Reflecting on Karl Marx’s legacy in Africa on his 206th birthday

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Karl Marx, the founder of Communism, and author of Das Kapital, and, along with coauthor Fredrich Engels, The Communist Manifesto.

Karl Marx was born on 5 May 1818, in Trier, Germany, to a middle-class family of Jewish ancestry. His father, Heinrich Marx, was a lawyer and his mother, Henriette Pressburg, descended from a long line of rabbis. His family converted to Christianity when he was six years old because of intense anti-Semitic sentiments.

Marx displayed exceptional academic abilities from a young age. But it was at the University of Berlin where Marx’s intellectual journey truly began. Under the influence of prominent philosophers such as Georg Wilhelm Friedrich Hegel and Ludwig Feuerbach, Marx developed his dialectical materialist worldview, laying the groundwork for his later works on political economy and socialism.

In 1842, Marx moved to Cologne, where he became editor of the Rheinische Zeitung, a liberal newspaper. It was during this time that he first encountered Friedrich Engels, with whom he would form a lifelong intellectual partnership. It was during this period that Marx covered the story of the passing of the Wood Theft Laws in the Rhine Provincial Assembly and drew one of his more important conclusions in relation to the law and the poor. The law effectively sought to classify the collecting of fallen wood as theft.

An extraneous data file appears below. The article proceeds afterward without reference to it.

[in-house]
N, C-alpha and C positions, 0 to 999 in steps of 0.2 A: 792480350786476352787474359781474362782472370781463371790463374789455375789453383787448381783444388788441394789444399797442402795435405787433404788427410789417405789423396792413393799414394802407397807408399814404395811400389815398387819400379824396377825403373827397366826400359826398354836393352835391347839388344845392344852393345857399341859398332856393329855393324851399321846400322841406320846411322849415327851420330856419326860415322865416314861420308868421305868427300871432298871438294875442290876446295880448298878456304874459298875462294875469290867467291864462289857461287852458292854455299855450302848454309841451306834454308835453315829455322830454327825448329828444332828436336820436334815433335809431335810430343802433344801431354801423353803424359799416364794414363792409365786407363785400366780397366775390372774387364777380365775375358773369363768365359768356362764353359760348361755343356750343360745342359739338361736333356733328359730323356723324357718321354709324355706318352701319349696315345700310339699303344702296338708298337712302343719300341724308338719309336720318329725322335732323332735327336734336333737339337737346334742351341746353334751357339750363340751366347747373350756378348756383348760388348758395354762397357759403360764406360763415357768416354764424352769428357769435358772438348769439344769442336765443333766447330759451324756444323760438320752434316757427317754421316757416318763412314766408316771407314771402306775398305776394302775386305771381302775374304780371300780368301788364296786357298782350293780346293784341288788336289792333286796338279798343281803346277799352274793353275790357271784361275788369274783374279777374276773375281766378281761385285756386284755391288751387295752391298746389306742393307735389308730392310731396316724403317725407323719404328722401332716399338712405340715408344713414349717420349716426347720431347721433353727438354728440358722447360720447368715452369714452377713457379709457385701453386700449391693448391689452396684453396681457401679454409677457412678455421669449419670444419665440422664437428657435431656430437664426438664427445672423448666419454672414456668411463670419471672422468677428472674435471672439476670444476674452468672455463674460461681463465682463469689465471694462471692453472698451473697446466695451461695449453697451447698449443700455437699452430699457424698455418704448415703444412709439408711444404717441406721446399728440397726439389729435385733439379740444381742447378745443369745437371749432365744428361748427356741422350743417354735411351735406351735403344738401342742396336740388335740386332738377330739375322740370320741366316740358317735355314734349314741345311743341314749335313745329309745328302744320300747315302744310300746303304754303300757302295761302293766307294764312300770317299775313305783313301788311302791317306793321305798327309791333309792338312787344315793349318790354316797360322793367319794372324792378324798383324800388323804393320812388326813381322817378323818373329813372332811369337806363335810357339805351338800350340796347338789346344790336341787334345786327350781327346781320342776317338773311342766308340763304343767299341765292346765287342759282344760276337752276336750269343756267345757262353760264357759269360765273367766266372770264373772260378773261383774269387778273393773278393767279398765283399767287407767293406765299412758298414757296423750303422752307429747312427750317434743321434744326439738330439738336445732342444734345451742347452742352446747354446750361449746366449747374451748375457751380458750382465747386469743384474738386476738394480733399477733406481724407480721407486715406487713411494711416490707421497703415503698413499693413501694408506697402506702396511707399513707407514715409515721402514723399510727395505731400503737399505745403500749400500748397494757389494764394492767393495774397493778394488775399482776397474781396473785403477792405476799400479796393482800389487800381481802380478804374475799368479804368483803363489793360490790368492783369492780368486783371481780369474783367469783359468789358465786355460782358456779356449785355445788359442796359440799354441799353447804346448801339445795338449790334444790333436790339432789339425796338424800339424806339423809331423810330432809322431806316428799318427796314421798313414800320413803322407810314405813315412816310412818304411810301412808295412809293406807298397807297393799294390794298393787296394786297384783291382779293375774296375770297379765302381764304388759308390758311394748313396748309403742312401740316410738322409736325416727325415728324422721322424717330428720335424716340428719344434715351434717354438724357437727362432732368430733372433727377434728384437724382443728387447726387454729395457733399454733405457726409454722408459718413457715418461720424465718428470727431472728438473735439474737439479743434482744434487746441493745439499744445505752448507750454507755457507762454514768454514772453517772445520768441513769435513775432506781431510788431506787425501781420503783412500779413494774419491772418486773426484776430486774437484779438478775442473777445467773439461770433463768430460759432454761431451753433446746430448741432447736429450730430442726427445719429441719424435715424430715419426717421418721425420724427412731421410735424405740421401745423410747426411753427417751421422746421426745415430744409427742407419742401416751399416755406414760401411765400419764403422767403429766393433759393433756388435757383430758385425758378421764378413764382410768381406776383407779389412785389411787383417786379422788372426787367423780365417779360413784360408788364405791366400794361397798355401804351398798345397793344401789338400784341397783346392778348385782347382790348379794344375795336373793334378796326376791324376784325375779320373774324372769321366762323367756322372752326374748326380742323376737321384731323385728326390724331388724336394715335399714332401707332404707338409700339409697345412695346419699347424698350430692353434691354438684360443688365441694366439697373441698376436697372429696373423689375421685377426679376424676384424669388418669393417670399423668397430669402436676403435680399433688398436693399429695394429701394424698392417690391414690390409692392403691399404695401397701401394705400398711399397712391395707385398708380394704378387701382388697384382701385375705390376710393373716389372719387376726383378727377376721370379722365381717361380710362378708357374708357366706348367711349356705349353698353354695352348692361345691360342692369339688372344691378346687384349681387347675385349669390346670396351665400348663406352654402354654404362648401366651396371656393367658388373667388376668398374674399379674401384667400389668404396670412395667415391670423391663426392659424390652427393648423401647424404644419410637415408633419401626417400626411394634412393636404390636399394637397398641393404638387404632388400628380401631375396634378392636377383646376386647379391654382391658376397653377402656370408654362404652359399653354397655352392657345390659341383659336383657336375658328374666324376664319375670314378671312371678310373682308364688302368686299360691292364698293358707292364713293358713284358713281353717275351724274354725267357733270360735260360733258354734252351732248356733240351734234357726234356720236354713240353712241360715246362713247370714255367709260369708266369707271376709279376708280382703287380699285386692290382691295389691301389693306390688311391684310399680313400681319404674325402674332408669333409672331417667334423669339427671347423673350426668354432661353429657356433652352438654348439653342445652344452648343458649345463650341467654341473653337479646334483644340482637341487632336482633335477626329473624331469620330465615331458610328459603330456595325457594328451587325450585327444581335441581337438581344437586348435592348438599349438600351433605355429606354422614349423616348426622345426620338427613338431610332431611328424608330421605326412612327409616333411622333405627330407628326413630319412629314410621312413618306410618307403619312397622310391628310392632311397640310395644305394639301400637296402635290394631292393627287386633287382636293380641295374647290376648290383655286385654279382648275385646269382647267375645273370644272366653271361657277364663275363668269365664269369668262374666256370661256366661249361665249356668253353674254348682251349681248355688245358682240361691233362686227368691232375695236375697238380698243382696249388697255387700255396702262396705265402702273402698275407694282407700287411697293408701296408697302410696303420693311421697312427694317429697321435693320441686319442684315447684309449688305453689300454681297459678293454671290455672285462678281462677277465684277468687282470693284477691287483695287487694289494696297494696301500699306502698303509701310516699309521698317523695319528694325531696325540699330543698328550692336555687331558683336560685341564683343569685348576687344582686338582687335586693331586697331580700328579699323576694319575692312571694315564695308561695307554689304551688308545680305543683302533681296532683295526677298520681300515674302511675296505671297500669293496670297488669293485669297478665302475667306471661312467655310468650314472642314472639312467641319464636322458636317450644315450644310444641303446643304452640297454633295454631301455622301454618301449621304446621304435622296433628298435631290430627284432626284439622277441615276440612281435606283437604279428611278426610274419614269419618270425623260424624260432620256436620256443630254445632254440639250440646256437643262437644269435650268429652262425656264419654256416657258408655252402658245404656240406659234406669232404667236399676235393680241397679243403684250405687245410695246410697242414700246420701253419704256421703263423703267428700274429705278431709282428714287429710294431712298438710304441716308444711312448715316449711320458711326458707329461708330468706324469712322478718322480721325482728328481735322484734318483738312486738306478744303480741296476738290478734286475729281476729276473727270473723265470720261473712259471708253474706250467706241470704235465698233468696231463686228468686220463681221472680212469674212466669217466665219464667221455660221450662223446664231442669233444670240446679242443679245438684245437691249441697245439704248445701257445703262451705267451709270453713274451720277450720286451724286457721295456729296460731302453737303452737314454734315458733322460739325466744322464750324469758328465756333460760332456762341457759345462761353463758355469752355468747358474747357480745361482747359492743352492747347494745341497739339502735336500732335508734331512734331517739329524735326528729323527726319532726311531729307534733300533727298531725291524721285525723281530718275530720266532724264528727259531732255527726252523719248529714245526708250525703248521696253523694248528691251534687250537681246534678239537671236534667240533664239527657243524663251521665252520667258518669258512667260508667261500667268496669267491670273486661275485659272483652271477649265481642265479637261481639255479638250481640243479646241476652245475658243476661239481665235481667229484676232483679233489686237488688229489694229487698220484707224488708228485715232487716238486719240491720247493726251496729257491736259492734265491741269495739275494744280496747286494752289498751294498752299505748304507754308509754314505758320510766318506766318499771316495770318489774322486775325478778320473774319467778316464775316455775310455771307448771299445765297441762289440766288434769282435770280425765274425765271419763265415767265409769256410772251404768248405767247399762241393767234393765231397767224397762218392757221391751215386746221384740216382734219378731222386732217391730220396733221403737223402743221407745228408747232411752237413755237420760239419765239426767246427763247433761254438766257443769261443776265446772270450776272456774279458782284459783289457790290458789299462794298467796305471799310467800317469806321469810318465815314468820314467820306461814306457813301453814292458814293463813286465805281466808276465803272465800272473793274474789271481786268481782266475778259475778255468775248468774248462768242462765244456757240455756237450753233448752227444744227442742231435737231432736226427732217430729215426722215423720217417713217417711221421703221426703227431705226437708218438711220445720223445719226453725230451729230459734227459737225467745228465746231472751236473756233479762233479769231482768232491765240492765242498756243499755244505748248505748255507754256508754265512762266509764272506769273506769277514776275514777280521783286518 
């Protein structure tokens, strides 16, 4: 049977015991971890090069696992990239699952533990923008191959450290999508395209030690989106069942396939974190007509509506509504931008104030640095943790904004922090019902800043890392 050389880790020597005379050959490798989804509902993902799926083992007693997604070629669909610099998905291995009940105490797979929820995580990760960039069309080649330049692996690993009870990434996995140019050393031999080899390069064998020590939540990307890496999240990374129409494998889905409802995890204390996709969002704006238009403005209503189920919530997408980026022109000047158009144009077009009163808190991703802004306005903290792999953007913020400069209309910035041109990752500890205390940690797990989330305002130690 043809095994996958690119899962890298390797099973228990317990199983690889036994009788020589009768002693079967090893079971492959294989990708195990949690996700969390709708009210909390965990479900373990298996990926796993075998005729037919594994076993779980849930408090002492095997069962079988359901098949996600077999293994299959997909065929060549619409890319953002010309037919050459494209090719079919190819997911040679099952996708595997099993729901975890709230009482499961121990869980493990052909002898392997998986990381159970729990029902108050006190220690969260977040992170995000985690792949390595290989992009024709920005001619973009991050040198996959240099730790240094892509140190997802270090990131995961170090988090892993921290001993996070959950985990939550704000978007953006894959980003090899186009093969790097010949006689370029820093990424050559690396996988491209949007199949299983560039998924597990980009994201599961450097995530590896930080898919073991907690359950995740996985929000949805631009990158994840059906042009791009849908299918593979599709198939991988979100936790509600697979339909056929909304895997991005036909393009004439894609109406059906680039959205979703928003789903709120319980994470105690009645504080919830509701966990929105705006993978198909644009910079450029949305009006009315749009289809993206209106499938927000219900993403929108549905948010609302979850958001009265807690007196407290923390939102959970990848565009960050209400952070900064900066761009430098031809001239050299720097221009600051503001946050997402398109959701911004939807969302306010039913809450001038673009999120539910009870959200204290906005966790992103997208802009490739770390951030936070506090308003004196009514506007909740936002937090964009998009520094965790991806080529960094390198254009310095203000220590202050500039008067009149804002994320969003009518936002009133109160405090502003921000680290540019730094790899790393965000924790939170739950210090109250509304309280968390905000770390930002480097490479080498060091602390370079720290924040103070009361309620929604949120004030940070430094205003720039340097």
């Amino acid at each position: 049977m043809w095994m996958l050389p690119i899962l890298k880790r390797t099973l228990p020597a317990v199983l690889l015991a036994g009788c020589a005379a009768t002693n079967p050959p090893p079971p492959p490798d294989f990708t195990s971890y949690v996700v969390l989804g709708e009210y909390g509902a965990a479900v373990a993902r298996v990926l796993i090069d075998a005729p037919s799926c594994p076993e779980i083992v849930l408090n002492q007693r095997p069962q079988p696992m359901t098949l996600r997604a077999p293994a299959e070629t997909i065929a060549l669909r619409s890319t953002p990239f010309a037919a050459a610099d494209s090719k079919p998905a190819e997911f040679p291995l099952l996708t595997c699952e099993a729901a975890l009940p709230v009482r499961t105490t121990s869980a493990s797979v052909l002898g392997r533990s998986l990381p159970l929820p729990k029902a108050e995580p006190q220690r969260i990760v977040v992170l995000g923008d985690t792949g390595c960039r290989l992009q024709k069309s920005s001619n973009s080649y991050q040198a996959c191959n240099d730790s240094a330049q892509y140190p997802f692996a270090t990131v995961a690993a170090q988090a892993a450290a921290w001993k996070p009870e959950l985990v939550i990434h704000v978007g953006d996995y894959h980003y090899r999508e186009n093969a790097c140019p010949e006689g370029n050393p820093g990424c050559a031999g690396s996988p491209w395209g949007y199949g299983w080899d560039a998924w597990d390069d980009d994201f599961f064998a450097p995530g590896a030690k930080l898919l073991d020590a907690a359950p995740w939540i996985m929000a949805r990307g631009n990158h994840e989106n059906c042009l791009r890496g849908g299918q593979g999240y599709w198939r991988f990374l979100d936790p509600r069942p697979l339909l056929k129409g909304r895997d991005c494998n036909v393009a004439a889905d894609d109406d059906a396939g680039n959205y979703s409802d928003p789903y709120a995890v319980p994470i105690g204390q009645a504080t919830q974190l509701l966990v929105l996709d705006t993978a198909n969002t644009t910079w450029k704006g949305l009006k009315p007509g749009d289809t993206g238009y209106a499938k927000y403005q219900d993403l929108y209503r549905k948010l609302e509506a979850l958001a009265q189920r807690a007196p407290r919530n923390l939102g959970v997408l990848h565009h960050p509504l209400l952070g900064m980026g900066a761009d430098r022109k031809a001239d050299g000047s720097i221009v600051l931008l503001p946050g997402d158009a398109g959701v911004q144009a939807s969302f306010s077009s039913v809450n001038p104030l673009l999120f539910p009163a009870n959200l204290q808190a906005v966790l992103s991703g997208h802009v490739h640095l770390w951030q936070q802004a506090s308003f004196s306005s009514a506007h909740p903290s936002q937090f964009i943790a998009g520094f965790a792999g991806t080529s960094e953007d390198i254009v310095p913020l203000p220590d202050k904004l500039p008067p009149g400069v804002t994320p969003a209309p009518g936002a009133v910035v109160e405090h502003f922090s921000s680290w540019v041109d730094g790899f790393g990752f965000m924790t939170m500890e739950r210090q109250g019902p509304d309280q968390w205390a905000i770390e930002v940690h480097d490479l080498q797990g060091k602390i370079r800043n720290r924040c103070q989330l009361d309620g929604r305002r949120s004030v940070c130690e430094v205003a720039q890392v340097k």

Marx wrote: “The law is not exempt from the general obligation to tell the truth. It is doubly obliged to do so, for it is the universal and authentic exponent of the legal nature of things. Hence the legal nature of things cannot be regulated according to the law; on the contrary, the law must be regulated according to the legal nature of things. But if the law applies the term theft to an action that is scarcely even a violation of forest regulations, then the law lies, and the poor are sacrificed to a legal lie.”

Through a series of articles Marx exposed the mutually dependent relationship between the newly developing bourgeois legal system and capitalist advancement. Analysis that began with a specific issue in Germany would come to mark the skewed nature of law in the service of the elites globally. 

In 1848, Marx and Engels co-authored The Communist Manifesto, a seminal text that would come to define the principles of modern communism. It was written into the tumult of a wave of revolutionary uprisings across Europe and aimed to speak to and for struggle from within struggle. The manifesto called for the overthrow of capitalist society by the working class and the establishment of a classless, socialist society.